The rest of this note is organized as follows. Section 2 offers a brief formal restatement of the view that shareholder tax relief is wholly ineffective in a small open economy when the domestic stock market is fully integrated in the world stock market. Section 3 extends the analysis to a more realistic setting with non-traded as well as traded shares to illustrate why shareholder tax relief may lower the required return on non-traded shares. Section 4 introduces uncertainty explicitly into the analysis of portfolio choice and explains the assumptions needed to arrive at the conclusions drawn by Lindhe and Södersten (2012) and Sørensen (2005b), respectively. The section also presents a simple formula that can be used to quantify the impact of the RRA on the required pre-tax return on shares in small domestic companies. Section 5 sets up a simpler model of portfolio choice under uncertainty which is arguably more suitable for understanding the choices faced by a potential owner of a small closely-held company. From this model I derive an even simpler formula for the impact of a rate-of-return allowance on the cost of capital. Section 6 summarizes the main conclusions.
2.2 When is shareholder tax relief ineffective? A simple illustration
Consider a small open economy where domestic financial investors may invest in risk-free bonds paying a safe after-tax interest rate i or in risky shares yielding an expected return ρe before personal tax. Suppose the domestic personal tax on shareholder income is residence-based and levied at an effective rate t, and let V0 denote the total financial wealth of domestic investors. Assuming that bonds and shares are imperfect substitutes, we may then specify the total domestic demand for shares (denoted by Q and valued at going market prices) as
According to (1) a higher after-tax return on bonds will reduce the demand for shares by inducing investors to shift part of their portfolio into bonds, whereas a higher expected after-tax return on shares will stimulate the demand for them. Further, at given rates of return, a fraction QV of any increase in initial wealth will be invested in shares.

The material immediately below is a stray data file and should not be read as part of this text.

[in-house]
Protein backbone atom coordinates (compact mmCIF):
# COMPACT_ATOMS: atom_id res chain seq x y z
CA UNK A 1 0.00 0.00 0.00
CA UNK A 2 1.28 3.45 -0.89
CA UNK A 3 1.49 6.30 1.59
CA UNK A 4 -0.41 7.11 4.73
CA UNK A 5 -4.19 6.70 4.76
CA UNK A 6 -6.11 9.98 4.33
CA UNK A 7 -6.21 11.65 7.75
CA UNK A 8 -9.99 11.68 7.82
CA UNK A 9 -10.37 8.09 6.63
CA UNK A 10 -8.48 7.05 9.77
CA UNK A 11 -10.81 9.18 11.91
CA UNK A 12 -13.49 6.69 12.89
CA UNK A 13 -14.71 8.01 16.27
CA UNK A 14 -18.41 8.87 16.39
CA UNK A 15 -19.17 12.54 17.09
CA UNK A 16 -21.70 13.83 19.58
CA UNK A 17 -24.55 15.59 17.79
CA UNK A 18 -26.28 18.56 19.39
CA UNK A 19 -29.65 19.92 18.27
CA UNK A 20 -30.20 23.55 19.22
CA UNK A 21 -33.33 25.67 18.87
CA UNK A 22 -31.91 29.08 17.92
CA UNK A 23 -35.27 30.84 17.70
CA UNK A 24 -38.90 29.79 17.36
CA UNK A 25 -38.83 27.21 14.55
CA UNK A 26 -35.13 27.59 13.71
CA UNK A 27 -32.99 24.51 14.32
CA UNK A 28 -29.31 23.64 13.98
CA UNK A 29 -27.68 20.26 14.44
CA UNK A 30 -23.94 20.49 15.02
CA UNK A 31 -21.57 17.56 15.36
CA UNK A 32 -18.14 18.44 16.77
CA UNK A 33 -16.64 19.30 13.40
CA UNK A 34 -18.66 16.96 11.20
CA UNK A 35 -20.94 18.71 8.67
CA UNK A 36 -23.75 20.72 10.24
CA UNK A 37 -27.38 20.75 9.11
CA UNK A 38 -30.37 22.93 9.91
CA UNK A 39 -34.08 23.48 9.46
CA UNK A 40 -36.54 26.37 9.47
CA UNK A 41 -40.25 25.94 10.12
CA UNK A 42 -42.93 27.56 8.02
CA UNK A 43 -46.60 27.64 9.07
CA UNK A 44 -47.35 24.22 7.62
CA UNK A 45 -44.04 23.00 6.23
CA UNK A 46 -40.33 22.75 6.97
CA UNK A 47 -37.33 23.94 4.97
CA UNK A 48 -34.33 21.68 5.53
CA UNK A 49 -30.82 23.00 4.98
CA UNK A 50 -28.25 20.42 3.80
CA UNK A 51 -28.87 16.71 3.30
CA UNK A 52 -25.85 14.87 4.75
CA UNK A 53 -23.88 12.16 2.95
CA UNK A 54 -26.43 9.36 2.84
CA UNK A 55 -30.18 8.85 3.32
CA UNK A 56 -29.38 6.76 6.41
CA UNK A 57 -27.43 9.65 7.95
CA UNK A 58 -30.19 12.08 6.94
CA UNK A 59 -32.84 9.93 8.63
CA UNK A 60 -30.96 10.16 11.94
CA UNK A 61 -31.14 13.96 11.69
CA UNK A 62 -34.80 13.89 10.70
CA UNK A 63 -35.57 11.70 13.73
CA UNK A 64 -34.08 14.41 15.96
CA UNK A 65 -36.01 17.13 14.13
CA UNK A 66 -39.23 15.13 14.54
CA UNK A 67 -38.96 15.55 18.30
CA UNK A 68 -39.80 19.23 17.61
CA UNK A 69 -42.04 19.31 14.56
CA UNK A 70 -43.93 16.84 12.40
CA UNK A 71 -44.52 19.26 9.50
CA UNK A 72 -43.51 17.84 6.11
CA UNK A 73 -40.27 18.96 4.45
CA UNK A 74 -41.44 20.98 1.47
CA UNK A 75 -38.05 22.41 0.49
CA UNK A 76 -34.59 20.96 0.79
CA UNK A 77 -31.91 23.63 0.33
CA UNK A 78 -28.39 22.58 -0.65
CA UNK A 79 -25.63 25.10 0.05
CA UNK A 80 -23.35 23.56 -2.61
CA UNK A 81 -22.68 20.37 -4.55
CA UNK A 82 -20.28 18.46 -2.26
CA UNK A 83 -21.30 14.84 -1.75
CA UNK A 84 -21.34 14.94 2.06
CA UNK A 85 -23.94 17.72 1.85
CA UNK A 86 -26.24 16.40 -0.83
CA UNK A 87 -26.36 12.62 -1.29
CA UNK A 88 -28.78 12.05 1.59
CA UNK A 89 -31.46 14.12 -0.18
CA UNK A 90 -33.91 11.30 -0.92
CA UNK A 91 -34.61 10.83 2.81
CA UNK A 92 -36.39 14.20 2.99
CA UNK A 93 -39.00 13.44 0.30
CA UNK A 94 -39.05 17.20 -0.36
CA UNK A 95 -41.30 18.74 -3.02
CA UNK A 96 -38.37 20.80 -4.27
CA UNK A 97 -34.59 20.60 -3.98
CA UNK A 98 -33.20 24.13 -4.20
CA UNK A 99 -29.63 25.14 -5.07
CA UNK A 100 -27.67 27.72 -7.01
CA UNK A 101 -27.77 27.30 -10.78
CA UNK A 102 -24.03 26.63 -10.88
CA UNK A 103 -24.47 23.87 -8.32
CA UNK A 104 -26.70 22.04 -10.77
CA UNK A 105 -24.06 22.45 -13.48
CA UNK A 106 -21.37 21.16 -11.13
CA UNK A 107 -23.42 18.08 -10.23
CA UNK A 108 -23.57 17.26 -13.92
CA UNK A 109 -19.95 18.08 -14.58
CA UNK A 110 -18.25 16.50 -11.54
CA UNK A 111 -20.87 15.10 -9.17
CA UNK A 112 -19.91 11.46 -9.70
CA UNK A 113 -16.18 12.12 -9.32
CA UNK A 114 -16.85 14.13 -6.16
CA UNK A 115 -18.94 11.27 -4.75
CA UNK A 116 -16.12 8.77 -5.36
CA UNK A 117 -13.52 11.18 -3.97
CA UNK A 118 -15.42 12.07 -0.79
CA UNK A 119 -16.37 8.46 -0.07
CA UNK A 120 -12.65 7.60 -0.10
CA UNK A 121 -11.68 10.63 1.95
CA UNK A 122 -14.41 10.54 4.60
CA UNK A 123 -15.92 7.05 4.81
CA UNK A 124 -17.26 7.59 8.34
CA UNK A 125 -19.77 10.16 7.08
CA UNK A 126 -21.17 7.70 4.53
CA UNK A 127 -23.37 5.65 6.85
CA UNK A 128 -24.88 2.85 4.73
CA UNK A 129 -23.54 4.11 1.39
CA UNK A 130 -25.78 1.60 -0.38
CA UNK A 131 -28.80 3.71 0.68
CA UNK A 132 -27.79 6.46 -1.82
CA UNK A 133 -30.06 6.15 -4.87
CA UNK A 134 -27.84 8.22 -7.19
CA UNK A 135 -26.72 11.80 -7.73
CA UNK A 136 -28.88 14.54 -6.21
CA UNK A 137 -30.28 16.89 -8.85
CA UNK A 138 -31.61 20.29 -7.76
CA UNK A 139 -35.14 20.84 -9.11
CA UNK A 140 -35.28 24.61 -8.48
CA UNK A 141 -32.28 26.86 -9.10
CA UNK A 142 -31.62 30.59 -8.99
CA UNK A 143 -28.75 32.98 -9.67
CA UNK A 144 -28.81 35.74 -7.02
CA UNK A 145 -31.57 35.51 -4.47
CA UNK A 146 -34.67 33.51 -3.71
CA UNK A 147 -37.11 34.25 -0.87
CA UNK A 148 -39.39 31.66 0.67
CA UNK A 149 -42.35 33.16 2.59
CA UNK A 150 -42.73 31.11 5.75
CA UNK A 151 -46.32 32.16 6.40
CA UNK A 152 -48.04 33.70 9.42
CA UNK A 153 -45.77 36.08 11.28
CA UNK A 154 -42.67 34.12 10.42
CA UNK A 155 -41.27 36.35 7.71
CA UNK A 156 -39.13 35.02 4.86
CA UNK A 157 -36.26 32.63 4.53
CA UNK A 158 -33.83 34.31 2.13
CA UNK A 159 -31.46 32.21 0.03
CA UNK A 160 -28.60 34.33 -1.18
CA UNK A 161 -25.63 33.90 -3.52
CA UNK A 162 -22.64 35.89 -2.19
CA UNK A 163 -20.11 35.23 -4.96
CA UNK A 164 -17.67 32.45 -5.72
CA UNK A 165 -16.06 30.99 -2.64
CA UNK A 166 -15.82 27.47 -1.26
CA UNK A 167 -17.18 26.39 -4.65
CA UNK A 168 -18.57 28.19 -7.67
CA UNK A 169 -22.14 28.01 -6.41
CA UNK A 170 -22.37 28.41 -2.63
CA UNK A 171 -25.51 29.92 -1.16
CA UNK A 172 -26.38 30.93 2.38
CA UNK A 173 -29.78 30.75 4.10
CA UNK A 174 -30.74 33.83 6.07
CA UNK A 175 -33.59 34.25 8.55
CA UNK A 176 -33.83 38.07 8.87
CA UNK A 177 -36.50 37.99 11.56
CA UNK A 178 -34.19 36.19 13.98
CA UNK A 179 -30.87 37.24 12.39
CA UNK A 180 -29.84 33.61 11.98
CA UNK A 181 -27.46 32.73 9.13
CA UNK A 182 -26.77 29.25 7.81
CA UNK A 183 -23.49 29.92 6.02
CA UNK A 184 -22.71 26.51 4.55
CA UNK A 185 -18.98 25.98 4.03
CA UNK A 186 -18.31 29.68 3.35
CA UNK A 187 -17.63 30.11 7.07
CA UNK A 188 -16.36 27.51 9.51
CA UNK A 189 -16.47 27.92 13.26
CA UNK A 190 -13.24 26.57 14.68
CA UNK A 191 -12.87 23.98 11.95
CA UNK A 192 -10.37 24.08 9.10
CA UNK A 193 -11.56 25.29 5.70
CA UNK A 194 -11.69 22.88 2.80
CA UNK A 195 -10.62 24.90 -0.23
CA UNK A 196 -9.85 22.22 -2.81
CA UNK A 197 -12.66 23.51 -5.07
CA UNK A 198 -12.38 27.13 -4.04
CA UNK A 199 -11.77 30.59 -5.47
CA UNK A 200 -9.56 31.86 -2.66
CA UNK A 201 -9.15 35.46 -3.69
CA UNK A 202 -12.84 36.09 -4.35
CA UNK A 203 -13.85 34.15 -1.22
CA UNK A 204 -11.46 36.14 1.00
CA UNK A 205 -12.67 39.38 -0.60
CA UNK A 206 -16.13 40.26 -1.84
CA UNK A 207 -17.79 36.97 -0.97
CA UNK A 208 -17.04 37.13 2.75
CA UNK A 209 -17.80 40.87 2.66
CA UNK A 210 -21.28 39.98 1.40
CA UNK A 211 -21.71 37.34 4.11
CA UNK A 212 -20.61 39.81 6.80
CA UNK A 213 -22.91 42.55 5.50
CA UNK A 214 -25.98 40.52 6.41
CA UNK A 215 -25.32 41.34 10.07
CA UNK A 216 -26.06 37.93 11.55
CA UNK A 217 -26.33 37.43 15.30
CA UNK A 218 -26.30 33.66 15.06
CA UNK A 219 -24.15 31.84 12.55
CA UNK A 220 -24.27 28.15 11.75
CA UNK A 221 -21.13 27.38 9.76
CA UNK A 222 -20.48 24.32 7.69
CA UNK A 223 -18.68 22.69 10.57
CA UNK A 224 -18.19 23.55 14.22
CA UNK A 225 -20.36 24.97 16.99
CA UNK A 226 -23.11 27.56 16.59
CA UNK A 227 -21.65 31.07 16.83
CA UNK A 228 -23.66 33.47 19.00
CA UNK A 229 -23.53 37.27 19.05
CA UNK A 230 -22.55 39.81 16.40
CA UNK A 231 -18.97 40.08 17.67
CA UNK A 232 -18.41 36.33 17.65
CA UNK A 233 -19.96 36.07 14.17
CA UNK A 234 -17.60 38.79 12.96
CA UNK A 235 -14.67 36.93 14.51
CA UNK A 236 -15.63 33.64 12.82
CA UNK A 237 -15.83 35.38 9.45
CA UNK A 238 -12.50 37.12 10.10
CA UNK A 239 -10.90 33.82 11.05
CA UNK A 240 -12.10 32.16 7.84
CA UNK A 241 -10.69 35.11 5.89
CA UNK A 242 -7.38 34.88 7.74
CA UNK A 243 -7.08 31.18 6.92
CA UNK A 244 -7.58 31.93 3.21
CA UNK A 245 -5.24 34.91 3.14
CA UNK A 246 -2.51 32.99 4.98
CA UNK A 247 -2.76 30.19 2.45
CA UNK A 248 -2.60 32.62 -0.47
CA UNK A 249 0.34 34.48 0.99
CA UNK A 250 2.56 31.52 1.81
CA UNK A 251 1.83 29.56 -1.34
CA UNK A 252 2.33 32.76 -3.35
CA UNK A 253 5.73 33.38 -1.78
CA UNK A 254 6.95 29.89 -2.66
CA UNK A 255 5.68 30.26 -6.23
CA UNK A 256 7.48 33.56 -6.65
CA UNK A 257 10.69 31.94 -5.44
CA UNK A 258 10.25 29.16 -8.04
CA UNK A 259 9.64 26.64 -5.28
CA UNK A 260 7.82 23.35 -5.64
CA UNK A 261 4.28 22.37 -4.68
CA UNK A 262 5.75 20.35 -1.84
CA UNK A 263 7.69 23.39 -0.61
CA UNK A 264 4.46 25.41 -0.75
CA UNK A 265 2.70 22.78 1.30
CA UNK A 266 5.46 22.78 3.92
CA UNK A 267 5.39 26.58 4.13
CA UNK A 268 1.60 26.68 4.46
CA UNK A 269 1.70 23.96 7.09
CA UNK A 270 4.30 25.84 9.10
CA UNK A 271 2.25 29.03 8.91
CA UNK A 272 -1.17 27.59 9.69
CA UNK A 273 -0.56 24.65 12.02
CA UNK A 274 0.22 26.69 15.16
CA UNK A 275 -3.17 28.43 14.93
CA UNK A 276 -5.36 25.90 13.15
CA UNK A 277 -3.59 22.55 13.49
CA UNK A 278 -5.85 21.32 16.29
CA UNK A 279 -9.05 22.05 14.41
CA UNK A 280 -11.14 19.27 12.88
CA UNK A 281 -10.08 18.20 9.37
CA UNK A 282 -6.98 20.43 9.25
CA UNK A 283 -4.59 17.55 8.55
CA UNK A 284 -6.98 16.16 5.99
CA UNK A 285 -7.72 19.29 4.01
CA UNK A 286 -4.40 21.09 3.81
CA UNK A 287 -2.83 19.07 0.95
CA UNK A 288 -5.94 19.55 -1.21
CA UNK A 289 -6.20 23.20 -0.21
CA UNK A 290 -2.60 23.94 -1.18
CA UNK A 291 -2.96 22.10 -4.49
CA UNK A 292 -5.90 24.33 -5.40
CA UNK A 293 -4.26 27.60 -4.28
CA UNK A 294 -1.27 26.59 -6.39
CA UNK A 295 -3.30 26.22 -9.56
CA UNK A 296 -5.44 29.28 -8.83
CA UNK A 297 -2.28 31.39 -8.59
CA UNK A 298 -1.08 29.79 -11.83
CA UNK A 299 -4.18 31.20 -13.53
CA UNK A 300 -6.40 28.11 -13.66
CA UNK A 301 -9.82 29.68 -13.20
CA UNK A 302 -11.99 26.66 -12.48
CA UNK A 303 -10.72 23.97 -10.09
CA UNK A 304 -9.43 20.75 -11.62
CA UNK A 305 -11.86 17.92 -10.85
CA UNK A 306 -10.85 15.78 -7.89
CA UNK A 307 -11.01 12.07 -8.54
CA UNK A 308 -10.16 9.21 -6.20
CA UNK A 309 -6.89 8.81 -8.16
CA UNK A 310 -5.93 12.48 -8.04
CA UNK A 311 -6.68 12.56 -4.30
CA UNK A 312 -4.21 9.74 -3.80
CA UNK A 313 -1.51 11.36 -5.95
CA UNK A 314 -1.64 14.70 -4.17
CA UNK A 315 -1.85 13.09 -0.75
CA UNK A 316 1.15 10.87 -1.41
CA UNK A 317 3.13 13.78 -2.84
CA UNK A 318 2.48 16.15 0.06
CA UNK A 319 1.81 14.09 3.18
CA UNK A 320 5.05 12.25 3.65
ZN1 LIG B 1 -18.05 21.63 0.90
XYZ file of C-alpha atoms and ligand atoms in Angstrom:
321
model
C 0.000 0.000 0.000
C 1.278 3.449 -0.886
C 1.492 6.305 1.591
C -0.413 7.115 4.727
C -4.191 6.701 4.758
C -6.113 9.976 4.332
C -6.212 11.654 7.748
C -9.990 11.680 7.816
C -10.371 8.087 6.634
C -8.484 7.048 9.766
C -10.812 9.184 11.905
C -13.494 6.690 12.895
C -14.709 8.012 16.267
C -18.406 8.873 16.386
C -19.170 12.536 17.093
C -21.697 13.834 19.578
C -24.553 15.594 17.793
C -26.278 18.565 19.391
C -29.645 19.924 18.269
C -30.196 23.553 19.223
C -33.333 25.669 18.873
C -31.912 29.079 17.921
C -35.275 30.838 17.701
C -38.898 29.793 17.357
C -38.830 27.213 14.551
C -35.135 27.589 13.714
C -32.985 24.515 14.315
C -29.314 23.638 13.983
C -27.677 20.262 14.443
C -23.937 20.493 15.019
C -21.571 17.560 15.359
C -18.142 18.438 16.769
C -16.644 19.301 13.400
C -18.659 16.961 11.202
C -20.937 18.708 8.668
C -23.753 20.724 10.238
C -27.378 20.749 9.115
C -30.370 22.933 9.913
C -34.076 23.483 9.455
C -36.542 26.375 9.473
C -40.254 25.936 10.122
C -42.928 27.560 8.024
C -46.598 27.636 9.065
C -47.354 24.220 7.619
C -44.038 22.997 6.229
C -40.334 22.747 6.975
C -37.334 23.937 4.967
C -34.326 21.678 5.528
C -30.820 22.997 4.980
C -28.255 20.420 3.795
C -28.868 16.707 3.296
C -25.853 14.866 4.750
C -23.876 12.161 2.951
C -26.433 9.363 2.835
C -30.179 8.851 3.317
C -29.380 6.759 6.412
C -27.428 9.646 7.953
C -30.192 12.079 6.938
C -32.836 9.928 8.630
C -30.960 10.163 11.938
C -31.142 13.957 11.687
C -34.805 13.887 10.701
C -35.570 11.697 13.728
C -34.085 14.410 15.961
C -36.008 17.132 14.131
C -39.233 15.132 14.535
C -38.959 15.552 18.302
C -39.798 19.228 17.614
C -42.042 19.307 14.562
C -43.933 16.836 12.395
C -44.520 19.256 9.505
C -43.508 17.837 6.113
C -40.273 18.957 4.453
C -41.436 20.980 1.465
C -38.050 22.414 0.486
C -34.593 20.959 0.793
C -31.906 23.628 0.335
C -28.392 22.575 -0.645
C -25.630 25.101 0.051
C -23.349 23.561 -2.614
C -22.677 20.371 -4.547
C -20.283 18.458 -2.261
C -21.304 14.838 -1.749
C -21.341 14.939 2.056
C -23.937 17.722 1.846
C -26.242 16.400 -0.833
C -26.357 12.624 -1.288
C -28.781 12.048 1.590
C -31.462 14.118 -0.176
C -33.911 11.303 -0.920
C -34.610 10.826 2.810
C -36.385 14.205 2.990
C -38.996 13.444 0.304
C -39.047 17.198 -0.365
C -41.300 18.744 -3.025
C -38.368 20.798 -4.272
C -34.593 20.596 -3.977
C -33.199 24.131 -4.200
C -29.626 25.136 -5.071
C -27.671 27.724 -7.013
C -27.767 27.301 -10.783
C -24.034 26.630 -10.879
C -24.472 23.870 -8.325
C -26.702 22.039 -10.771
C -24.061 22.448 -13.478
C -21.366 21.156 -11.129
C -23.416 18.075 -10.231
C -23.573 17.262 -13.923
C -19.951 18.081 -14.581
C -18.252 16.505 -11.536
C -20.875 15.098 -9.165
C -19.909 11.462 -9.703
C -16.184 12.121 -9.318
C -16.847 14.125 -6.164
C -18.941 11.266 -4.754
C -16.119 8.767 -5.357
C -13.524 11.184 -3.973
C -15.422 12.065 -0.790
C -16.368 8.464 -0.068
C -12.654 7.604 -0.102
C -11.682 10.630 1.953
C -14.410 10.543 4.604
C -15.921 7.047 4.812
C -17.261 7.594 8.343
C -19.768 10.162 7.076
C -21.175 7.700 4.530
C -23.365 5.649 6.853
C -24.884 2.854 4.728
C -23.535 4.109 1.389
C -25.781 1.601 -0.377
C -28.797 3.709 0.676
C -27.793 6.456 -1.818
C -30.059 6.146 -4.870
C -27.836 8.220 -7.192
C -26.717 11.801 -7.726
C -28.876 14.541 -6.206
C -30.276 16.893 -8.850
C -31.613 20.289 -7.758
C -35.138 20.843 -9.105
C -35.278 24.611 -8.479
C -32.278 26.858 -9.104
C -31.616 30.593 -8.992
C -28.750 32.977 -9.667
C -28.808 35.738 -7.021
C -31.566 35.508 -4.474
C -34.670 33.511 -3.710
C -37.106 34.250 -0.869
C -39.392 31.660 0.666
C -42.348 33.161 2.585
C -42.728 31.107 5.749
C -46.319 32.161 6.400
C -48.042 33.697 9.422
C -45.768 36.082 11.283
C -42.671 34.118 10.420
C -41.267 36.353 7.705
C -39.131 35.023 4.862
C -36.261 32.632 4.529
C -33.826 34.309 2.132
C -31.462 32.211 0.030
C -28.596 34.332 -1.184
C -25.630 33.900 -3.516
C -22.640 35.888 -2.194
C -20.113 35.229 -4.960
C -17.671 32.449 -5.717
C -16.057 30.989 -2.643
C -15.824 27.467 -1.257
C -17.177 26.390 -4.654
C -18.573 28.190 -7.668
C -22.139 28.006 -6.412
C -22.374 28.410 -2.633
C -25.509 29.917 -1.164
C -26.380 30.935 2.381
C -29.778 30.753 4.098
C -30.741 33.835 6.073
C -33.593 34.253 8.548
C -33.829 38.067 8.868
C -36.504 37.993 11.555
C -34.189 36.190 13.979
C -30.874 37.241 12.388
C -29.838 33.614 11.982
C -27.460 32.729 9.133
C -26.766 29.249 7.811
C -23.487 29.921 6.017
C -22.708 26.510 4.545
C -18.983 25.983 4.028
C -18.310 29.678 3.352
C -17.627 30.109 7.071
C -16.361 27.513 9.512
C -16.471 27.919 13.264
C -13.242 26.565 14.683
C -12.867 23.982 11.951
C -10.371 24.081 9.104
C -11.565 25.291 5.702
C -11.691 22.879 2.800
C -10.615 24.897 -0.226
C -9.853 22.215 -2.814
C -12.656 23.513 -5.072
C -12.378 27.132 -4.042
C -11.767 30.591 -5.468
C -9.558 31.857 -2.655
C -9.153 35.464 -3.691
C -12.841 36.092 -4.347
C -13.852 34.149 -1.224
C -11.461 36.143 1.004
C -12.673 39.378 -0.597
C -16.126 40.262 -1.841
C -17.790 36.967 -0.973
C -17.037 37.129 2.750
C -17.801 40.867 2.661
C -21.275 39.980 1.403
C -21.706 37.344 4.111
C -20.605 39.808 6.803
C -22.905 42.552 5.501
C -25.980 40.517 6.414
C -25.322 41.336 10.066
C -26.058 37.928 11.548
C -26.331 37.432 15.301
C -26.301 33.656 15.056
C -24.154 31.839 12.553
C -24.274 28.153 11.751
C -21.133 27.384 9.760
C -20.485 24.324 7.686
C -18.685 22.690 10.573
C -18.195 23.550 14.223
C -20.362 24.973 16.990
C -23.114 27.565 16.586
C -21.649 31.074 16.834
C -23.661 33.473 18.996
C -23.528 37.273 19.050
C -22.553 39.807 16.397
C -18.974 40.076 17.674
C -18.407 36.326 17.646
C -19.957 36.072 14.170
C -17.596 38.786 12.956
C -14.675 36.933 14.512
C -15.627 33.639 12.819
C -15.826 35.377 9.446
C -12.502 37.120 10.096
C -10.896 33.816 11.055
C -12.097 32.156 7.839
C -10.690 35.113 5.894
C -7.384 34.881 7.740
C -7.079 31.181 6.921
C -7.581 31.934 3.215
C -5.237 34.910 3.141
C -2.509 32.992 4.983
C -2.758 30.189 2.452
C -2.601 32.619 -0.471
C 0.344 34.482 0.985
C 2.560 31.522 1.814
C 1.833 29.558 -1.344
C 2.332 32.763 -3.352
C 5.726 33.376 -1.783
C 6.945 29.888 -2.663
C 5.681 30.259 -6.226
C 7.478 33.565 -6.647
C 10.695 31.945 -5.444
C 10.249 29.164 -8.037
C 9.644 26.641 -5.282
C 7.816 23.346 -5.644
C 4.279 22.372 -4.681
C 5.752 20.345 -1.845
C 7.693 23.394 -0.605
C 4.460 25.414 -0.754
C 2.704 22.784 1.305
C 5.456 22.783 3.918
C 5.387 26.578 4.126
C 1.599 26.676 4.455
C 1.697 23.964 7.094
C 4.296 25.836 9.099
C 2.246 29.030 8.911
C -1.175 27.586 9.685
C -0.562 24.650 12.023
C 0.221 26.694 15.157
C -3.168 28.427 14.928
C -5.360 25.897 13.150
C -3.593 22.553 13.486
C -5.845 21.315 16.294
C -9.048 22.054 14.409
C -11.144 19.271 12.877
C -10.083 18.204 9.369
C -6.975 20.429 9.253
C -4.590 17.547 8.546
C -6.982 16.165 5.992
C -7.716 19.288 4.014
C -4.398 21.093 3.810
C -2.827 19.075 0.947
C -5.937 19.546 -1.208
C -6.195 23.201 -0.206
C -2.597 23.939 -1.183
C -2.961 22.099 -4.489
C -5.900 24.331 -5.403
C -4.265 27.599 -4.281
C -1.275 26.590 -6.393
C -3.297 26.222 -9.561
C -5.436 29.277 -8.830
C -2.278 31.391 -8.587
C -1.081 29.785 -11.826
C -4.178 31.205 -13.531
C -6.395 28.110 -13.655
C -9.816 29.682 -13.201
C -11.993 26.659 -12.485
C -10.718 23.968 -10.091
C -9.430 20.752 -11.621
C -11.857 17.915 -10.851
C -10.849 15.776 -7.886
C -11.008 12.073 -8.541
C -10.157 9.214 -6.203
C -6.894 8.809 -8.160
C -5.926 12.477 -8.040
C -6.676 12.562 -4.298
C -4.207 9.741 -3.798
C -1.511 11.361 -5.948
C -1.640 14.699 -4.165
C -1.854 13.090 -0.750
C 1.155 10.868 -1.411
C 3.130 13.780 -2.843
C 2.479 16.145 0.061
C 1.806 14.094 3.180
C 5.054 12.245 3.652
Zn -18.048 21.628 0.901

Suppose further that all domestic bonds and shares are traded in fully integrated international capital markets. When the domestic economy is negligibly small relative to the world economy (and the domestic residence-based tax on interest income is held fixed), the rates of return i and ρe will then be exogenously determined by the behaviour of foreign investors, so a cut in the effective domestic shareholder income tax rate t will not reduce the required pre-tax rate of return on domestic shares. Hence the government cannot reduce the cost of capital for domestic companies by offering dividend tax relief to domestic residents. According to (1) the only effect of a cut in t will be to stimulate the domestic demand for shares, thereby increasing the proportion of domestic shares owned by domestic residents.
2.3 When shareholder tax relief might work: a more realistic example
Let us now consider a more realistic example where domestic investors may invest in three types of assets: risk-free bonds traded in the international capital market; risky shares in quoted (foreign and domestic) companies, likewise traded in the international capital market, and risky shares in unquoted domestic companies which are not traded internationally. We may reasonably assume that the two types of shares are imperfect substitutes with different risk characteristics, because the two kinds of firms will tend to predominate in different sectors of the economy, and because they have different ownership and governance structures.2 The demand for domestic unquoted shares (D) will then be given by the asset demand function
where re is the expected pre-tax return on domestic unquoted shares, and ρe is the expected pre-tax return on the quoted internationally traded shares. In a portfolio equilibrium, the demand for unquoted shares must equal the value K of the shares issued by domestic unquoted companies:
Total investor wealth is the sum of the value of bondholdings (B), the value of the holding of quoted shares (Q), and the value of unquoted shares:
Equation (4) implies that the partial derivatives of the asset demand functions with respect to re(1 – t) must satisfy the following adding-up constraint, where Br ≡ ∂B/∂re(1 – t) and Qr ≡ ∂Q/∂re(1 – t), and where the brackets indicate the expected signs of the derivatives:
Under common assumptions regarding the properties of portfolio choice models, the partial derivatives will also satisfy the following symmetry condition:3
From (5) and (6) it follows that
In other words, a change in re(1 – t) has a stronger absolute effect on the demand for unquoted shares than a corresponding change in ρe(1 – t).
We may now investigate the effect of a change in the effective shareholder income tax rate t. In the short run considered here, we can take the initial values of V0 and K to be predetermined.4 In the small open economy, the rates of return i and ρe are exogenously given from abroad, but the pre-tax rate of return on domestic unquoted shares is endogenously determined. Thus we may find re by combining (2) with the equilibrium condition (3), taking K as given:
By implicit differentiation of (8), we get: